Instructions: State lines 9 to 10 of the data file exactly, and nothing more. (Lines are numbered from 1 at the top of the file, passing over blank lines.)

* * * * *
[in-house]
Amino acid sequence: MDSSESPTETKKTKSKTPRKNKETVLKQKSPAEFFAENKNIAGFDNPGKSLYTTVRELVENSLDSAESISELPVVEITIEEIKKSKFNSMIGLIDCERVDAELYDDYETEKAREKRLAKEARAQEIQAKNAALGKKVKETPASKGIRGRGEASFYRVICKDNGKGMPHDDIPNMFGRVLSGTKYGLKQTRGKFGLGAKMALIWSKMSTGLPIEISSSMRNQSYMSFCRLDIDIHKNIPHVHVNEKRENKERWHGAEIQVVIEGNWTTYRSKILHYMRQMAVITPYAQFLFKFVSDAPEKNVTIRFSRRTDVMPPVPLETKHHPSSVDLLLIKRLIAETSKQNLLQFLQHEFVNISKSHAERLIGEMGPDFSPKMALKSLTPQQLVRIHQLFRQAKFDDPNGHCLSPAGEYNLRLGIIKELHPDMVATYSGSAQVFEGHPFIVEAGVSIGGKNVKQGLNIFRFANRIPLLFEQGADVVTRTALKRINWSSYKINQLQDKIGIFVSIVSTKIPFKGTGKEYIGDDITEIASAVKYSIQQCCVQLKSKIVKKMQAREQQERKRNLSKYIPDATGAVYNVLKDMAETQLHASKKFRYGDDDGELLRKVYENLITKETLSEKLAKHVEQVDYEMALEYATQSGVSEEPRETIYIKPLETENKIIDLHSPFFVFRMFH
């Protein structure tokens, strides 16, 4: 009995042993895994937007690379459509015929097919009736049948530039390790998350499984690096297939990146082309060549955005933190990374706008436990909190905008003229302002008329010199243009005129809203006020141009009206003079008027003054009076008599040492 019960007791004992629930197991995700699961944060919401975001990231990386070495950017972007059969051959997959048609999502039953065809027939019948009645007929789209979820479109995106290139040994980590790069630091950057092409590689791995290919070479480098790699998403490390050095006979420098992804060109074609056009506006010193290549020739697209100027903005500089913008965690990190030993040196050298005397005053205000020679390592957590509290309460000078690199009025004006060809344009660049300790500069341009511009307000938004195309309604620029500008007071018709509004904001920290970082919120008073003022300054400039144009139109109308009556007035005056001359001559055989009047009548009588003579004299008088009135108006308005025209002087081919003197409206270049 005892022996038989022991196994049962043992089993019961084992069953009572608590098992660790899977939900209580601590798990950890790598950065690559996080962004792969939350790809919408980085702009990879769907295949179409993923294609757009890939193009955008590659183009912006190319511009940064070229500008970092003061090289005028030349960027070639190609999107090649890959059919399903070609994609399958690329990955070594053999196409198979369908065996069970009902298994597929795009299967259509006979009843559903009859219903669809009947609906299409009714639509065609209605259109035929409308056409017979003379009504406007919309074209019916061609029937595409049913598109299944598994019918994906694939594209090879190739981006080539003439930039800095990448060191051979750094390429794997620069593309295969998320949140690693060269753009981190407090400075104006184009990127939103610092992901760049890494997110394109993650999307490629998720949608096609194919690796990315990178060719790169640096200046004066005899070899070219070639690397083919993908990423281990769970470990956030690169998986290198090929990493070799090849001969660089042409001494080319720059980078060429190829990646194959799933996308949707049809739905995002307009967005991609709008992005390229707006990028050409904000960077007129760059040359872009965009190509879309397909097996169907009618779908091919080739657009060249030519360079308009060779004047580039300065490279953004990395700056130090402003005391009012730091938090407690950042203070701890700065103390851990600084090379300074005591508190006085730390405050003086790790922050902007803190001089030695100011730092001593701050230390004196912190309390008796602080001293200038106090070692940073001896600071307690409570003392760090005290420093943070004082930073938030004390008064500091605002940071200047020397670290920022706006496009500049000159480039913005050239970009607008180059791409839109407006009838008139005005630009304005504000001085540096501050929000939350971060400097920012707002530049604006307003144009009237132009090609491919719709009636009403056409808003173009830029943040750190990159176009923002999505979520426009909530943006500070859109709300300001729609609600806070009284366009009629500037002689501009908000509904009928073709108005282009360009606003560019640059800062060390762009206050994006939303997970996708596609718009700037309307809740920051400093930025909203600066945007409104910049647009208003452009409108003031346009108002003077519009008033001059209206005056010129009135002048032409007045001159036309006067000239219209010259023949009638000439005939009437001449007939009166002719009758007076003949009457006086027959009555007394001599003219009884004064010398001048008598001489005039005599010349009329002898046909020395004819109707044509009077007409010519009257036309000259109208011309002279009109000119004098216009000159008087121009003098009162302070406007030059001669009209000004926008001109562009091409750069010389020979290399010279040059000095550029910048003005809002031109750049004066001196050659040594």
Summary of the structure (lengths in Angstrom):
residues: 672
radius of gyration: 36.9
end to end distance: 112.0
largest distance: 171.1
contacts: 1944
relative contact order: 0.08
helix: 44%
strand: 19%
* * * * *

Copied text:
contacts: 1944
relative contact order: 0.08